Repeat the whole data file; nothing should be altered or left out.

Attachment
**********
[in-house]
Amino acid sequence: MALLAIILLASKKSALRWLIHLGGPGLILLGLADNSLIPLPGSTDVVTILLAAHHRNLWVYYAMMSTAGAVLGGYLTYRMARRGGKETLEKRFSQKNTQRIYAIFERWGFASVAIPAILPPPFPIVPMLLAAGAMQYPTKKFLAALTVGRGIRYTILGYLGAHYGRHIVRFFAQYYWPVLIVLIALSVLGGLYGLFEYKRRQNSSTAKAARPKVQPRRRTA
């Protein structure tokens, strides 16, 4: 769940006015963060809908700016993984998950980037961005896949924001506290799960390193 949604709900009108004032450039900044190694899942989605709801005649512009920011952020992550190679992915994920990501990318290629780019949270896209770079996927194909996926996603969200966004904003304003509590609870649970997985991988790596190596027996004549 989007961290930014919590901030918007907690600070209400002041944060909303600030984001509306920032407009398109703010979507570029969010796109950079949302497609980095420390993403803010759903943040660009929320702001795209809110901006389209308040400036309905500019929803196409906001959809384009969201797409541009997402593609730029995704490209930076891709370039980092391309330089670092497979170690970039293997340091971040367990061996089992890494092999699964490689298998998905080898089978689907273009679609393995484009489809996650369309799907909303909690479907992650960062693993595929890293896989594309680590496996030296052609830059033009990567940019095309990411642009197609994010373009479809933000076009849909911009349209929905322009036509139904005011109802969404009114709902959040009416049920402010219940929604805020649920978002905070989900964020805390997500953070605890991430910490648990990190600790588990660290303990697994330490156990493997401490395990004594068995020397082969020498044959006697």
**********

[in-house]
Amino acid sequence: MALLAIILLASKKSALRWLIHLGGPGLILLGLADNSLIPLPGSTDVVTILLAAHHRNLWVYYAMMSTAGAVLGGYLTYRMARRGGKETLEKRFSQKNTQRIYAIFERWGFASVAIPAILPPPFPIVPMLLAAGAMQYPTKKFLAALTVGRGIRYTILGYLGAHYGRHIVRFFAQYYWPVLIVLIALSVLGGLYGLFEYKRRQNSSTAKAARPKVQPRRRTA
């Protein structure tokens, strides 16, 4: 769940006015963060809908700016993984998950980037961005896949924001506290799960390193 949604709900009108004032450039900044190694899942989605709801005649512009920011952020992550190679992915994920990501990318290629780019949270896209770079996927194909996926996603969200966004904003304003509590609870649970997985991988790596190596027996004549 989007961290930014919590901030918007907690600070209400002041944060909303600030984001509306920032407009398109703010979507570029969010796109950079949302497609980095420390993403803010759903943040660009929320702001795209809110901006389209308040400036309905500019929803196409906001959809384009969201797409541009997402593609730029995704490209930076891709370039980092391309330089670092497979170690970039293997340091971040367990061996089992890494092999699964490689298998998905080898089978689907273009679609393995484009489809996650369309799907909303909690479907992650960062693993595929890293896989594309680590496996030296052609830059033009990567940019095309990411642009197609994010373009479809933000076009849909911009349209929905322009036509139904005011109802969404009114709902959040009416049920402010219940929604805020649920978002905070989900964020805390997500953070605890991430910490648990990190600790588990660290303990697994330490156990493997401490395990004594068995020397082969020498044959006697």